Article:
Paul Krugman chastises inflation hawk Paul Volcker in “When Inflation Was Good”. Krugman accuses Volcker of a “selective reading of history”, and then asks why the U.S. didn’t relapse into the Great Depression after World War II ended in 1945.
Krugman points out that prices rose sharply during and after the war, and speculates that the Federal Reserve accelerated the recovery by inflating away private-sector debt. As evidence, Krugman cites this chart:
The first sign Krugman’s conclusion is in trouble is this:
“The big rise in prices during and after WWII arguably did a lot to eliminate the debt overhang, making it possible for the economy to enter a sustained, non-inflationary boom.”
Yet, price growth doesn’t eliminate debt, income growth does. Price growth without wage or profit growth worsens the burden of debt, rather than reducing it. The ideal case is wage or profit growth without price growth (i.e., normal wage growth and low or negative inflation).
Krugman doesn’t specify whether the 1946-1948 inflationary episode caused either wage growth or profit growth. As it turns out, it doesn’t matter; he’s wrong on either point:
The U.S. government expanded the monetary base throughout the Great Depression, and accelerated that trend upon entering World War II in 1941. U.S. government debt exploded from $40B to $120B between 1941 and 1943. The Federal Reserve cranked on the printing presses, buying U.S. debt with fresh dollars; prices began to rise as the dollar was debased.
In 1941, the U.S. government imposed rationing and price controls, artificially limiting CPI growth. Prices were still allowed to rise significantly, however, to keep producers in business. In 1945, the war ends, and the U.S. experiences a slight recession from the hyper-employment of the war (1% unemployment to 5%). The Federal Reserve tightens monetary policy from very expansionary to neutral. Price controls are weakened (but not abolished) in 1946, and prices explode. Inflation peaks in 1947, with CPI rising about 20% year over year. Growth begins in 1950, after four years of neutral to contractionary monetary policy.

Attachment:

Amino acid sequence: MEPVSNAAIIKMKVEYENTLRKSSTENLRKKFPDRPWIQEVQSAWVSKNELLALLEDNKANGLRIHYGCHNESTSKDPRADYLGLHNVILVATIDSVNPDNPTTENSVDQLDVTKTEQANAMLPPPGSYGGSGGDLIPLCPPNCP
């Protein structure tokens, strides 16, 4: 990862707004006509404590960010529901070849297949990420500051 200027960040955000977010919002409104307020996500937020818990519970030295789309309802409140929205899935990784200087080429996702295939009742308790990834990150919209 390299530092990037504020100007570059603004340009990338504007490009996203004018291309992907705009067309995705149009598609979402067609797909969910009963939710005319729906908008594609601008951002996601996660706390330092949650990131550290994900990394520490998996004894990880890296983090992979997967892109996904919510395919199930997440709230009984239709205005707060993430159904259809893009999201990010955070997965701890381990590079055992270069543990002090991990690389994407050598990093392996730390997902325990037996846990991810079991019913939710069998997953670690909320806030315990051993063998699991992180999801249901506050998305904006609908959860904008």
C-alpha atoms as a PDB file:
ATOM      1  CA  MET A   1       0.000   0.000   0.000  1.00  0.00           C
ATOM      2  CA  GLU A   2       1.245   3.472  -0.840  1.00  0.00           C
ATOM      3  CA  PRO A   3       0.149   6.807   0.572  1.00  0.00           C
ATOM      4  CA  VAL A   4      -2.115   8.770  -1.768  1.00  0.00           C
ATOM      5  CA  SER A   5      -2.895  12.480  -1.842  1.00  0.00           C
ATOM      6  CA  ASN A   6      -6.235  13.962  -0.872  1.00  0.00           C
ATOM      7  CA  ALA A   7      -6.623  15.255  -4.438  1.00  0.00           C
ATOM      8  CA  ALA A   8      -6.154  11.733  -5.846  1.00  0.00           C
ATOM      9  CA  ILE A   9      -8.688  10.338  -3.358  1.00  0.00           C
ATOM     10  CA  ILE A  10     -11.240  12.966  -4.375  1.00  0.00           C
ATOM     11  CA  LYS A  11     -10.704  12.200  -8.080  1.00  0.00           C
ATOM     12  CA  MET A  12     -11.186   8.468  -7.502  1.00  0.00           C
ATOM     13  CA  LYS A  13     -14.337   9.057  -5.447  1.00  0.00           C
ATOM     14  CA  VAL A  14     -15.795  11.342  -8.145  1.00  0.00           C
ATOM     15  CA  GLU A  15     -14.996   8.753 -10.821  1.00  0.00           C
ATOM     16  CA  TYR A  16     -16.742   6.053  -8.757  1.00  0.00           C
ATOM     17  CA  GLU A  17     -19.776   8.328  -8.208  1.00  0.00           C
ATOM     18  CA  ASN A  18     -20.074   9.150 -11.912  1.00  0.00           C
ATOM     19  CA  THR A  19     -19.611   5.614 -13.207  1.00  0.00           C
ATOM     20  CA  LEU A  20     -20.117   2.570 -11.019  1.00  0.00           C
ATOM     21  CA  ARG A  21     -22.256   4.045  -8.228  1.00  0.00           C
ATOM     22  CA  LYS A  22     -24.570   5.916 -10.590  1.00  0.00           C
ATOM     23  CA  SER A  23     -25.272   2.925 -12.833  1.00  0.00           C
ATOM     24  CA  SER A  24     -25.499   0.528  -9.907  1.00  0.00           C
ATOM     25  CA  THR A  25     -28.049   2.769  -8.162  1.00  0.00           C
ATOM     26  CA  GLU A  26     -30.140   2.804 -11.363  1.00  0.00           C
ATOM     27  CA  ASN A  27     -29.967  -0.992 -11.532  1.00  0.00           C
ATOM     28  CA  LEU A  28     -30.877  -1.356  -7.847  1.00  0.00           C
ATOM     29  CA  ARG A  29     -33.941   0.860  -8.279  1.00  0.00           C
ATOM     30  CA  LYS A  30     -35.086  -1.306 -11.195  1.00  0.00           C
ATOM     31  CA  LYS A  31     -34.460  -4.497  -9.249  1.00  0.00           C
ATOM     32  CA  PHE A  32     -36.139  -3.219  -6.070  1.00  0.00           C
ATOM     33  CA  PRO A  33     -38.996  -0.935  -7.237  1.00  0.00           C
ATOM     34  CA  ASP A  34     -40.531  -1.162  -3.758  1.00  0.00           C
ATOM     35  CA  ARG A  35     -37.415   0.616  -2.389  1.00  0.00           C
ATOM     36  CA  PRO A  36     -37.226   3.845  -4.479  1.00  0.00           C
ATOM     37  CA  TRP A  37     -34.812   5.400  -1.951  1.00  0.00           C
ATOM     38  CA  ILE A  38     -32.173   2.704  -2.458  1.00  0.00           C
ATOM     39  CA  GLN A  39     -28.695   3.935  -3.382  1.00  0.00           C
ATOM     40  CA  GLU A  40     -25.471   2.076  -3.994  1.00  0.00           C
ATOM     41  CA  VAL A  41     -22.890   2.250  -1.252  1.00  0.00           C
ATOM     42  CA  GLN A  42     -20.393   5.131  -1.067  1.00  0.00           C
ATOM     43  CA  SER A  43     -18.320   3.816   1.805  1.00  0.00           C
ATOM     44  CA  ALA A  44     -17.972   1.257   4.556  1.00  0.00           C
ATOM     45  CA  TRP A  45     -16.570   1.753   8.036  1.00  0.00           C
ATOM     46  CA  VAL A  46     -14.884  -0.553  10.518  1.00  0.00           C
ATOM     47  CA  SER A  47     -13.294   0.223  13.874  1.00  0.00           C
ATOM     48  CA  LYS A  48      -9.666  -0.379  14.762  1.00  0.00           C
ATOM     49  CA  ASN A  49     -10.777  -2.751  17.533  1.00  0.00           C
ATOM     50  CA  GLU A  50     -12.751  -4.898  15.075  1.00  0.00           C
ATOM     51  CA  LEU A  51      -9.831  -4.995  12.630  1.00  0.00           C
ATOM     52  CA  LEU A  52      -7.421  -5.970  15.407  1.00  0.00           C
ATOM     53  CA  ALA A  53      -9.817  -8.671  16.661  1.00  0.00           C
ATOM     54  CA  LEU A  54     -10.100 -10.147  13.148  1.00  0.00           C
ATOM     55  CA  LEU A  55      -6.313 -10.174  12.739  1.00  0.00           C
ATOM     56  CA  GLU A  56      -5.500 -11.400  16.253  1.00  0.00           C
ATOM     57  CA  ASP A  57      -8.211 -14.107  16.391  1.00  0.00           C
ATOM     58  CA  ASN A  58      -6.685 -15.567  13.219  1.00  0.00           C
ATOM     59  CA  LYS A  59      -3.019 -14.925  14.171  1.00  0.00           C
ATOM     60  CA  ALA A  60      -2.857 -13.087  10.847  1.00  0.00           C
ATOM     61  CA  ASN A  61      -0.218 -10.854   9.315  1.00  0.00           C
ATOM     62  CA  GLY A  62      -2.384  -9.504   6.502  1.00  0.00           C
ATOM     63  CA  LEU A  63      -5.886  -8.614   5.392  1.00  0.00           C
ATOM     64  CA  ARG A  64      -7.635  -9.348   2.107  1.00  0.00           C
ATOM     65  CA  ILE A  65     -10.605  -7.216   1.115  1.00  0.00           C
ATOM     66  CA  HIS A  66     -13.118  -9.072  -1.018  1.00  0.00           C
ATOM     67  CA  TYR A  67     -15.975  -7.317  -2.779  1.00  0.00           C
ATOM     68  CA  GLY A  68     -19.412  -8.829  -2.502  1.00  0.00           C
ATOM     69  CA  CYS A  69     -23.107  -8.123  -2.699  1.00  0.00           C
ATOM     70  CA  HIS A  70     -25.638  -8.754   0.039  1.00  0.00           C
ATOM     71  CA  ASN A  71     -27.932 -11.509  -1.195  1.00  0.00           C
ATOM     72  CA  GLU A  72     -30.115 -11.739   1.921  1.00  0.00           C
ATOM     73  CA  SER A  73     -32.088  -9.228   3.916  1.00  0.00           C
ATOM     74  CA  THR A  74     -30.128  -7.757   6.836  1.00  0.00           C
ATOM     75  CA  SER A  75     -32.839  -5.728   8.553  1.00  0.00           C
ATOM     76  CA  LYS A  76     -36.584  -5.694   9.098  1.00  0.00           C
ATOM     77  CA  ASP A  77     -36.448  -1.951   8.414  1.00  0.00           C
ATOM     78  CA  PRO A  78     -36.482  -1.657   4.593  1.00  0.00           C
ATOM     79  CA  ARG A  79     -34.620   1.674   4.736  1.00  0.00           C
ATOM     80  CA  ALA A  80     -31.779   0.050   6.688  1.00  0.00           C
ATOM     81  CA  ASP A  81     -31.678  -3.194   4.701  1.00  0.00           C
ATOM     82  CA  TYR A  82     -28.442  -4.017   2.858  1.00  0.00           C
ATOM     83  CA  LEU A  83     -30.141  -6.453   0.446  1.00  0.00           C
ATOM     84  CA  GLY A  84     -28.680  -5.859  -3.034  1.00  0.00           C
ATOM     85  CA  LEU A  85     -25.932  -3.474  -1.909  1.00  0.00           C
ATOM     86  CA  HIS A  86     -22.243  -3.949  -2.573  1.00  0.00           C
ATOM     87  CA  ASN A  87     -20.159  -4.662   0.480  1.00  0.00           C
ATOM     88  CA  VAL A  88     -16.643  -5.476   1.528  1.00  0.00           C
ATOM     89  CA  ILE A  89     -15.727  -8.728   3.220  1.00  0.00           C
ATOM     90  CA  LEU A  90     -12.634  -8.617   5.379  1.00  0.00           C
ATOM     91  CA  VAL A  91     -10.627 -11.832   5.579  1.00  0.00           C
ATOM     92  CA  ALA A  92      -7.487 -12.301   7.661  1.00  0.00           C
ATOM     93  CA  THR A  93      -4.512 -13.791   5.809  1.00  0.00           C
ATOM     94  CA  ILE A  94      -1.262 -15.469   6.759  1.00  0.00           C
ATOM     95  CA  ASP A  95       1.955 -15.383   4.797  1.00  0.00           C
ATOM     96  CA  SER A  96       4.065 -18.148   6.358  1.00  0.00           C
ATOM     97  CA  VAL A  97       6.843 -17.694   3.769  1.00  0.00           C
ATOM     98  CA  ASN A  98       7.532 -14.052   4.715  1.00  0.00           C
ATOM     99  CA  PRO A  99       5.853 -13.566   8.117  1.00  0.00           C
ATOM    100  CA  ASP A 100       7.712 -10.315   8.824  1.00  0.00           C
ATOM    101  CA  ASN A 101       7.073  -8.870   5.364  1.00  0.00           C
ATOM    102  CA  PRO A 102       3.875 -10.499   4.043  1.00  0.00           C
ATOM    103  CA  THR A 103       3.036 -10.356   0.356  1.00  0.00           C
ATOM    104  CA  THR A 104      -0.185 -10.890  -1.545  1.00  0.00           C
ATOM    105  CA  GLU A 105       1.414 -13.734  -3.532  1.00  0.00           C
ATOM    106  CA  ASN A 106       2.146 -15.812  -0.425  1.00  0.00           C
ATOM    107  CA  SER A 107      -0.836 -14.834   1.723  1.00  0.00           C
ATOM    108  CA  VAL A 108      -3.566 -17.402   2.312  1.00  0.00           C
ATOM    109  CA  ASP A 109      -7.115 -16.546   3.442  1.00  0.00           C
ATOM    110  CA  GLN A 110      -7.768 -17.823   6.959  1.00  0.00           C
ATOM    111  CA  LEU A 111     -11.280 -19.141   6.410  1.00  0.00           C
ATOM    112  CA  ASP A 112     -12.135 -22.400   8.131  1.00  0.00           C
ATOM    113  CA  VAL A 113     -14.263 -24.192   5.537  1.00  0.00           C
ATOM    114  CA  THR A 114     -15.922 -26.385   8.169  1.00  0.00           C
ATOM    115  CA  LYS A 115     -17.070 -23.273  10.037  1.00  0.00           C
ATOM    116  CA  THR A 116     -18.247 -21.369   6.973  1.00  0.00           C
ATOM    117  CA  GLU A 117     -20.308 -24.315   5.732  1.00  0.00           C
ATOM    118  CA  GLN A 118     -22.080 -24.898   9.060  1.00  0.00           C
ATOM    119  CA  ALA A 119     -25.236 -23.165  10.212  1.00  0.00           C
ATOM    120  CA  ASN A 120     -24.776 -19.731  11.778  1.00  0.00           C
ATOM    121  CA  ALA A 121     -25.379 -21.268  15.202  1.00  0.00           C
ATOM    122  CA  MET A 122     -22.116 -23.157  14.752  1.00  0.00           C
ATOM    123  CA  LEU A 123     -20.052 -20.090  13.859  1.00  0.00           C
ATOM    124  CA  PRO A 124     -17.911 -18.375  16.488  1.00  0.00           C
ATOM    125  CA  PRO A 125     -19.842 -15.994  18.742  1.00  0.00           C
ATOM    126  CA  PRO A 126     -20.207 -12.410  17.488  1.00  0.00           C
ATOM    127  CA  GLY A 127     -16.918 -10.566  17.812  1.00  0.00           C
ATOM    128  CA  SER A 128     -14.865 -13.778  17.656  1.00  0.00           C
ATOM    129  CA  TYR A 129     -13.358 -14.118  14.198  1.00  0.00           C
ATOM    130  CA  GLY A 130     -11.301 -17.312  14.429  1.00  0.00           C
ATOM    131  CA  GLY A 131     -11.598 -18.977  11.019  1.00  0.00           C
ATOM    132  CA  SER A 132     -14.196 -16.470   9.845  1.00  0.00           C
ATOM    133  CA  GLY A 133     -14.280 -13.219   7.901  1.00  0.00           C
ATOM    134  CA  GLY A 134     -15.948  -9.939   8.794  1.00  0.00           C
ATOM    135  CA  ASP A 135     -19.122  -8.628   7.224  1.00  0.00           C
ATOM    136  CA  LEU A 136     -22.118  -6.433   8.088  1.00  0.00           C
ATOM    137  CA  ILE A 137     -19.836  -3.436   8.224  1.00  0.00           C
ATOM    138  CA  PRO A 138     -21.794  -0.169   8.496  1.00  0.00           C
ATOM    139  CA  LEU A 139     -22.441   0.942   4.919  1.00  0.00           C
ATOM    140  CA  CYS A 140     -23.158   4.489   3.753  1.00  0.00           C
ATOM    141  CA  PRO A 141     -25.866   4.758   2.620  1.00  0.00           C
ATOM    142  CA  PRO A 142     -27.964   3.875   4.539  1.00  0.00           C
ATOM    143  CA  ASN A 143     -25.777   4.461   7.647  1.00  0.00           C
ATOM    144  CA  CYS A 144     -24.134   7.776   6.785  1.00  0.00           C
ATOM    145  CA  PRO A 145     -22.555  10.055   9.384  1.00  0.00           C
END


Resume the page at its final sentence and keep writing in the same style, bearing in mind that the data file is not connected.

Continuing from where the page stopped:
By Krugman’s hypothesis, we should see evidence of significant increases in either personal income (wages) or corporate profits during the inflationary period (“the big rise in prices” as Krugman calls it). The problem is, no such trend can be seen: corporate profits trail the rising prices in fifteen of sixteen quarters, often by a broad margin; personal income trails the price increases until the 1950 rebound.
The 1946-1948 inflation hurt households and corporations by diluting purchasing power. The consumer price inflation rates in 1941-1945 were carefully controlled not with monetary policy but with price controls and rationing. Price controls, monetary expansion and rationing combine to force savings. Businesses have low supply thanks to the government’s additional money, but cannot charge the rate the consumer would bear. Consumers have the cash to consume more at the controlled prices, but insufficient supply due to rationing. A rational, law-abiding consumer will practice thrift, paying down debt and saving cash.
This artificial reduction in standard of living is what eliminated the overhang of private sector debt, setting the economy up nicely for a solid recovery in the 1950s. Over a decade of active government intervention during the depression, including monetary debasing, social safety nets and fiscal stimulus, had failed to produce that result. The result suggests that the government’s response to the Depression should’ve been to get out of the consumer’s way and accept the short-term pain of deleveraging.
It would’ve made for a healthier economy in the long run, without a war, and an aggressive reduction in post-war productive output. Krugman’s protests to the contrary notwithstanding, inflation was good for nobody in the 40s. The economy recovered in spite of the government’s monetary policy, not because of it.